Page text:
Under the oversight of management and the Board, BlackRock provides each new director with an orientation program conducted over the course of the first three months of their tenure. Orientation includes the opportunity to rotate through each of the Board’s standing Committees and presentations by senior management to familiarize our new directors with BlackRock’s:

   Financial position and strategic plans;

   Significant financial, accounting and risk management issues;

   Compliance programs, conflict policies, code of ethics and other controls; and

   Our principal officers and internal and independent auditors.

   

     Continuing Education

  

All directors are encouraged to attend continuing educational programs offered by BlackRock or sponsored by universities, stock exchanges or other organizations related to fulfilling their duties as Board or Committee members. For example, members of our Audit Committee have participated in conferences and symposiums hosted by Deloitte and Ernst & Young.

Every week our directors receive summaries and copies of press coverage, analyst reports and current events relating to our business.

   

     Individual Discussions

     and Mentoring

     Management

  

Outside of regularly scheduled Board and Committee meetings, our directors may have discussions with each other and our CEO at their discretion. Directors have access to management at any time and are encouraged to have small group or individual meetings, as necessary.

All directors are encouraged to meet with management outside of Board and Committee meetings and several directors have established informal mentoring relationships with key members of senior management.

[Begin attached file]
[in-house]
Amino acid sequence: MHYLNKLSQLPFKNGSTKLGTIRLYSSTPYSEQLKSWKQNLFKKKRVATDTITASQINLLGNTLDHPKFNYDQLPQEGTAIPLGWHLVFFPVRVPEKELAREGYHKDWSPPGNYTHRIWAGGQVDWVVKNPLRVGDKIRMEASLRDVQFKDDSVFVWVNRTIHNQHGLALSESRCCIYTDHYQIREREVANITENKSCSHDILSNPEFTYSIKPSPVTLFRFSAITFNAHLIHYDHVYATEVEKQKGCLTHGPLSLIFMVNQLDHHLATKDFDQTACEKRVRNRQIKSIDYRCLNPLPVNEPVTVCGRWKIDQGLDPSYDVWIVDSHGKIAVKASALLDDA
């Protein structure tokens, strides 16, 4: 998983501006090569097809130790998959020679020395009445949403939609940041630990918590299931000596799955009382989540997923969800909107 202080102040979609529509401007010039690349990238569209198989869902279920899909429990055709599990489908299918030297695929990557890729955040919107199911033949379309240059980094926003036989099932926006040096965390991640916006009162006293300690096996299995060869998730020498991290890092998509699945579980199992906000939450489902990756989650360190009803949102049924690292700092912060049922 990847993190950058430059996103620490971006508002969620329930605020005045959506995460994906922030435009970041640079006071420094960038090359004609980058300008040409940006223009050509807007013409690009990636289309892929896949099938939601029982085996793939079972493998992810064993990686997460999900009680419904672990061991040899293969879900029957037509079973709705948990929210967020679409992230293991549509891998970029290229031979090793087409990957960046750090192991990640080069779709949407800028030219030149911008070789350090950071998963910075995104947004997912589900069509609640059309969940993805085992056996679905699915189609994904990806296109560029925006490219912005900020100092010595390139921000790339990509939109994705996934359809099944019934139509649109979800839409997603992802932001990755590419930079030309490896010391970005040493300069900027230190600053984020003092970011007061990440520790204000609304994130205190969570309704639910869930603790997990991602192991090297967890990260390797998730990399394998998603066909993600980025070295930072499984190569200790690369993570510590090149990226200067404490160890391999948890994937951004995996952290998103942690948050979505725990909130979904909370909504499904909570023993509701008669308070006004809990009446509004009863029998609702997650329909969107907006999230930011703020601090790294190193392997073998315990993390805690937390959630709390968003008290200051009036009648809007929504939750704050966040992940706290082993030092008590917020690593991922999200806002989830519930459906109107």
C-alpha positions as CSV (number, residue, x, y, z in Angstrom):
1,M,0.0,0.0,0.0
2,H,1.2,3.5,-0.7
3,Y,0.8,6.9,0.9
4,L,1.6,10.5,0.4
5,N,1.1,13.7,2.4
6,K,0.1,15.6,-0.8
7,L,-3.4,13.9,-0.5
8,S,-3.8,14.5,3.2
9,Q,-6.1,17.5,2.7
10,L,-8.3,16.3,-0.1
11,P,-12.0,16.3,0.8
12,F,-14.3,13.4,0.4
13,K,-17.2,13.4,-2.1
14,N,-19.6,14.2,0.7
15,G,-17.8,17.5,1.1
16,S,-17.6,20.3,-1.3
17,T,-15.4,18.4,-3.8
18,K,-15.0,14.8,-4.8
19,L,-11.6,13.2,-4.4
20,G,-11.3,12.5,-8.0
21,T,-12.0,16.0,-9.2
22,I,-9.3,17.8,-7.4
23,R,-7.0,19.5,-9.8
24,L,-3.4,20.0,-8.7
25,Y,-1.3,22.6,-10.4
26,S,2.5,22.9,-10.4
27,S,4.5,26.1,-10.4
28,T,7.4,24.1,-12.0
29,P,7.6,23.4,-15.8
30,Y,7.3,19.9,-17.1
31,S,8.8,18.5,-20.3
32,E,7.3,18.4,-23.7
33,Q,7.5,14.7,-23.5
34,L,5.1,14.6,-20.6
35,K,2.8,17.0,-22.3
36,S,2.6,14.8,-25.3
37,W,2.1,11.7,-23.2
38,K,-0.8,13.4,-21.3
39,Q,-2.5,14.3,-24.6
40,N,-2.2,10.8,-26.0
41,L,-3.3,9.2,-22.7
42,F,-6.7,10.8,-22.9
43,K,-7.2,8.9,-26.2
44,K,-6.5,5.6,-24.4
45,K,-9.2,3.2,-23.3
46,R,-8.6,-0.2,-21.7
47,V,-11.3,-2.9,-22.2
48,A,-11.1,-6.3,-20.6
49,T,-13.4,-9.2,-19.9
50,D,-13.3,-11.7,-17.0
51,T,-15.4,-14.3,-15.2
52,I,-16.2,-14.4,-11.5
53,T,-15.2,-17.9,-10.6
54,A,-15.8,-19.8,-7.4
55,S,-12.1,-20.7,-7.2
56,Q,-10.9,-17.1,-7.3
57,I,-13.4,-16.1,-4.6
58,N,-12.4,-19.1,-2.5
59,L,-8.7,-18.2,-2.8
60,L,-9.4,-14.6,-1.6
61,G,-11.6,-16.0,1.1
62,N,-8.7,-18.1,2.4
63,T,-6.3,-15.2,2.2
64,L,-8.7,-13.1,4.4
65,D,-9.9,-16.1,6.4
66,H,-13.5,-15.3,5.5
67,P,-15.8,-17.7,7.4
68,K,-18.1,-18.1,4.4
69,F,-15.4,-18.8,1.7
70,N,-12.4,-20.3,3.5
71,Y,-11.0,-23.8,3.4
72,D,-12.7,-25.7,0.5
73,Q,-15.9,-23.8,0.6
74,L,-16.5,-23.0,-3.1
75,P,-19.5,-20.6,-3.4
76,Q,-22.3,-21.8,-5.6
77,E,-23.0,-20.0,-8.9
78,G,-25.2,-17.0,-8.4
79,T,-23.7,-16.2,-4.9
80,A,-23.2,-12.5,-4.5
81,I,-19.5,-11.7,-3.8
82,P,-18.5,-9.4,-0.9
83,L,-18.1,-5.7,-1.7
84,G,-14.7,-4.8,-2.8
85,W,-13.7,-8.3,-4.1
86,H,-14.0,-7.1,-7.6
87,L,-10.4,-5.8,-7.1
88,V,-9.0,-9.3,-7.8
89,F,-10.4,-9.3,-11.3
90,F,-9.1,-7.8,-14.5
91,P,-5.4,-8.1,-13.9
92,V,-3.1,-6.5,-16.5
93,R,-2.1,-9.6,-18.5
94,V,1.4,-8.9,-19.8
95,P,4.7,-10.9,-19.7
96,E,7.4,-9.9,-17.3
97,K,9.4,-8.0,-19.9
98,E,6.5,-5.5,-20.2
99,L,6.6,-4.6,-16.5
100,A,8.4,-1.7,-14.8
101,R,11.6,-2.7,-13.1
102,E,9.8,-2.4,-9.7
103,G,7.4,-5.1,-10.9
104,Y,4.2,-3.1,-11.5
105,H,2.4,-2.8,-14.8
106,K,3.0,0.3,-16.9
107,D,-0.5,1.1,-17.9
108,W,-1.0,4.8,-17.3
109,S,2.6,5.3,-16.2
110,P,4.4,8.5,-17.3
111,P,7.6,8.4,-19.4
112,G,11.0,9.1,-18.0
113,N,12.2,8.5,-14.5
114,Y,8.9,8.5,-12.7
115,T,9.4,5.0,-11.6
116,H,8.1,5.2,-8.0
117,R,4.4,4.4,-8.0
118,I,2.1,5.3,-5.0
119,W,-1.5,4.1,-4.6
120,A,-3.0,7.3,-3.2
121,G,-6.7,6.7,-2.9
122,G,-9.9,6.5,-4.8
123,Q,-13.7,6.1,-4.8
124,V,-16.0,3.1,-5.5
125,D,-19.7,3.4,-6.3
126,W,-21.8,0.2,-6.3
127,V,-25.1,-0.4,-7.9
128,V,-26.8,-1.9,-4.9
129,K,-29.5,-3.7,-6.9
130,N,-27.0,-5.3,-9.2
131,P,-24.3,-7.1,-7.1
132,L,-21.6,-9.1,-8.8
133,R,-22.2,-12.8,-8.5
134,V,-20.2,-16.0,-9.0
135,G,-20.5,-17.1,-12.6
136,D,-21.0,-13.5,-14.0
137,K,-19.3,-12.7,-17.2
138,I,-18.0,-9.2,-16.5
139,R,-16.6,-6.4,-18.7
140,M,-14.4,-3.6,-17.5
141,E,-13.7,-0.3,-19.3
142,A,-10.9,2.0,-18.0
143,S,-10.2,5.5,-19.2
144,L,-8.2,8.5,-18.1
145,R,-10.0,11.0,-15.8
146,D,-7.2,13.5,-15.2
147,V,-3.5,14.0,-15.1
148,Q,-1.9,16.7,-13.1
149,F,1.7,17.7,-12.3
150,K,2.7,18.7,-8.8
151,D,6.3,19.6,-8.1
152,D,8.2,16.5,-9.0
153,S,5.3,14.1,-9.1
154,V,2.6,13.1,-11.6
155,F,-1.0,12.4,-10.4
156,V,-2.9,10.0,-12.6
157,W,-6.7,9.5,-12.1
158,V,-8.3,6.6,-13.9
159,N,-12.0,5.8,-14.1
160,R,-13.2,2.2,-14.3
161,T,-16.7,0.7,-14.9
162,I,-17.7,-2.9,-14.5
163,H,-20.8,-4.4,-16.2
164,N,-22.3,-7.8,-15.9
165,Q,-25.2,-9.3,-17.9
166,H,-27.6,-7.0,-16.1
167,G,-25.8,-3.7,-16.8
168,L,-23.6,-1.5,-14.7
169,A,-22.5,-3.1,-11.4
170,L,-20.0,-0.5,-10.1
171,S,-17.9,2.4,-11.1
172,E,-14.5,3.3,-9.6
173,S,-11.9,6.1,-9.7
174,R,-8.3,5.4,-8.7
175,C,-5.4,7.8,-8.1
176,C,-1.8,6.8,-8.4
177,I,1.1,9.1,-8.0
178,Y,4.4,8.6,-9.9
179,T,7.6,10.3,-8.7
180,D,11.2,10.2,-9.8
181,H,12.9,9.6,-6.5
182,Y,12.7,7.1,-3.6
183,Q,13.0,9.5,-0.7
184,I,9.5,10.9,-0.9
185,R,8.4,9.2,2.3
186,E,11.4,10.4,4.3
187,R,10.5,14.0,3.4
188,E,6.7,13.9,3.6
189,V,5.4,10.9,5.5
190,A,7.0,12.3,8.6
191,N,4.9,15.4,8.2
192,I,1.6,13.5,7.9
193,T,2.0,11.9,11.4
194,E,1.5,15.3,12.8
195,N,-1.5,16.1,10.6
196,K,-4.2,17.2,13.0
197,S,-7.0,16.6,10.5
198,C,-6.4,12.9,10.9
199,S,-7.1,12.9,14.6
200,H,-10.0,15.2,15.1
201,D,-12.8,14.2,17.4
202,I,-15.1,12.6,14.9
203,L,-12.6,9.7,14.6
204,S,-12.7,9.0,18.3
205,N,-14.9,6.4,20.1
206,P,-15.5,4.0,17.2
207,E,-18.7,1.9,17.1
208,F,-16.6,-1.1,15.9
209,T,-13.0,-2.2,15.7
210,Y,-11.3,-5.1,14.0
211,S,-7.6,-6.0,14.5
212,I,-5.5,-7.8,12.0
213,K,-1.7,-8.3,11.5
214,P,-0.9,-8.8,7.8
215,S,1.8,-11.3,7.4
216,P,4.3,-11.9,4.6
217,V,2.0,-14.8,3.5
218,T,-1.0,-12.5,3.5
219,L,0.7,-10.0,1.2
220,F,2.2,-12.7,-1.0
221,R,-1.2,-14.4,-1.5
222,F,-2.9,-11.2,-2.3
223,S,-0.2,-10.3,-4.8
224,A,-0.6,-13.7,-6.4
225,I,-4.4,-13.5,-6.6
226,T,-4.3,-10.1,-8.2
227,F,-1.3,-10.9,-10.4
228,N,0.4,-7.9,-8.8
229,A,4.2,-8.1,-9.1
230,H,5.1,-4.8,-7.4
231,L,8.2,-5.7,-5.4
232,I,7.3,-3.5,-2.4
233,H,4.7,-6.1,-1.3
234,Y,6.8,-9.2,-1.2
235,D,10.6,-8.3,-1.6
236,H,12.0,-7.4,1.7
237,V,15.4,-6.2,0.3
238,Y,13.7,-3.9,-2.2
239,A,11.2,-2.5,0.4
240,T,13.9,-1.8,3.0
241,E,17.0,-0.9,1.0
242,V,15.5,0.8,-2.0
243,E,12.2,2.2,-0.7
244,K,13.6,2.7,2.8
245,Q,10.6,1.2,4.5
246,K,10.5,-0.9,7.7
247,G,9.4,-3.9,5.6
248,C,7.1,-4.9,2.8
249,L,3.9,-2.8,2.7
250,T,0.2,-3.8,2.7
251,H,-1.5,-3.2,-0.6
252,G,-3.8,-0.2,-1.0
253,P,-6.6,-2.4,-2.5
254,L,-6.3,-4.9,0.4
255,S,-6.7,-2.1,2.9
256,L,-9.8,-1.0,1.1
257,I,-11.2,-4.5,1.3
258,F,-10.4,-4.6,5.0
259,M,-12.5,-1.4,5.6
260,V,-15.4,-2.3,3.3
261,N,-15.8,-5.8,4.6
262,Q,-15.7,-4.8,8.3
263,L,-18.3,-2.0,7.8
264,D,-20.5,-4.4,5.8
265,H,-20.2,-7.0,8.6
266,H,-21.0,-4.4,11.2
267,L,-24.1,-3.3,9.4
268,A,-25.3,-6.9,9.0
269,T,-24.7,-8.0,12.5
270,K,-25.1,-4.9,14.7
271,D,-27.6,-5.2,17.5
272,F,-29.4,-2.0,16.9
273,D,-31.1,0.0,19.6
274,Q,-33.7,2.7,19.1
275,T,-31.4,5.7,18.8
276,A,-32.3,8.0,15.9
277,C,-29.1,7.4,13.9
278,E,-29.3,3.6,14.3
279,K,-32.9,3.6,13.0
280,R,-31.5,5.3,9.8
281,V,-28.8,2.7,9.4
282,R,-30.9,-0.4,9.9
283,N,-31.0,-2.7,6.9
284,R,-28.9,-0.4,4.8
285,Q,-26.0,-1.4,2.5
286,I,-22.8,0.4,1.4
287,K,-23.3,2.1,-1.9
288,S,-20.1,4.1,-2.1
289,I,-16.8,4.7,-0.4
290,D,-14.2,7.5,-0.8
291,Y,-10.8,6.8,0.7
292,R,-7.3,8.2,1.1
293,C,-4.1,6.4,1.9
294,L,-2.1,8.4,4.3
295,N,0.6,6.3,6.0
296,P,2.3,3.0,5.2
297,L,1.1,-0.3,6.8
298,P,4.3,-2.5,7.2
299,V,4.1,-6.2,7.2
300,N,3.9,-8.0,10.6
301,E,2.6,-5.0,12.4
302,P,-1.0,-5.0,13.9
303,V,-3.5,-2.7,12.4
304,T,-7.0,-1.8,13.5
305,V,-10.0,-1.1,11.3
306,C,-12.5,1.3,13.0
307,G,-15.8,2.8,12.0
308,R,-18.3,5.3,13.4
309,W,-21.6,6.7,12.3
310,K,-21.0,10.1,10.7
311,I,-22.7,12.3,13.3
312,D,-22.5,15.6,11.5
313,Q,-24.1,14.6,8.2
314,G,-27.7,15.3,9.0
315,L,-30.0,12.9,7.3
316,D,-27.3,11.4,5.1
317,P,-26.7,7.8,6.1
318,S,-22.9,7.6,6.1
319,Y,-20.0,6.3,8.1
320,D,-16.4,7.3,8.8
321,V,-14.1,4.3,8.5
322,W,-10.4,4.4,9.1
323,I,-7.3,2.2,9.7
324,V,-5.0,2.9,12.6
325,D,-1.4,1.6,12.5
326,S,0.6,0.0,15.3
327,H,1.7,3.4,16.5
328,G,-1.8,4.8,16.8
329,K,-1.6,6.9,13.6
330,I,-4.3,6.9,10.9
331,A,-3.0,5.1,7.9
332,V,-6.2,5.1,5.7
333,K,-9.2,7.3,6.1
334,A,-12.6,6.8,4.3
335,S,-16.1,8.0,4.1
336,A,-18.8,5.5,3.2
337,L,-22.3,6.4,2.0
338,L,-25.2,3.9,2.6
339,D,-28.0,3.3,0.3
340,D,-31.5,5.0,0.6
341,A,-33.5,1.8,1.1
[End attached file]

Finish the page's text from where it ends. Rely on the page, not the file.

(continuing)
Our Board Leadership Structure

Why our Board leadership structure is right for BlackRock

Our Board and Governance Committee regularly review and evaluate the Board’s leadership structure. Mr. Fink serves as both BlackRock’s CEO and Chairman of the Board, which the Board has determined is the most appropriate and effective leadership structure for the Board and the Company at this time. Mr. Fink has served in this capacity since founding BlackRock in 1988 and, as such, brings over 30 years of strategic leadership experience and an unparalleled knowledge of BlackRock’s business, operations and risks to his role as Chairman of the Board.

The Board does not have a policy on whether the roles of the Chairman and CEO should be separated, but believes the current combination of the two roles provides BlackRock with, among other things, a clear and effective leadership structure to communicate the Company’s business and long-term strategy to its clients, shareholders and the public. The combined Chairman-CEO structure also provides for robust and frequent communication between the Board’s independent directors and the management of the Company.

To further facilitate coordination with the independent directors and to ensure the exercise of independent judgment by the Board, the independent directors annually select one of the independent members to serve as the Lead Independent Director.

Under our Lead Independent Director Guidelines, the Lead Independent Director will be elected annually by BlackRock’s independent directors and serve until a successor is elected. Although elected annually, we generally expect the Lead Independent Director to serve for more than one year.

 

LOGO

Our Lead Independent

Director: Murry S. Gerber

Serving Since 2017

  

The Role of the Lead Independent Director

Our Lead Independent Director has significant authority and responsibilities to provide for an effective and independent Board. In this role, Mr. Gerber:

  In consultation with the Chairman and Committee Chairs, develops and approves the agenda for Board meetings and leads executive sessions.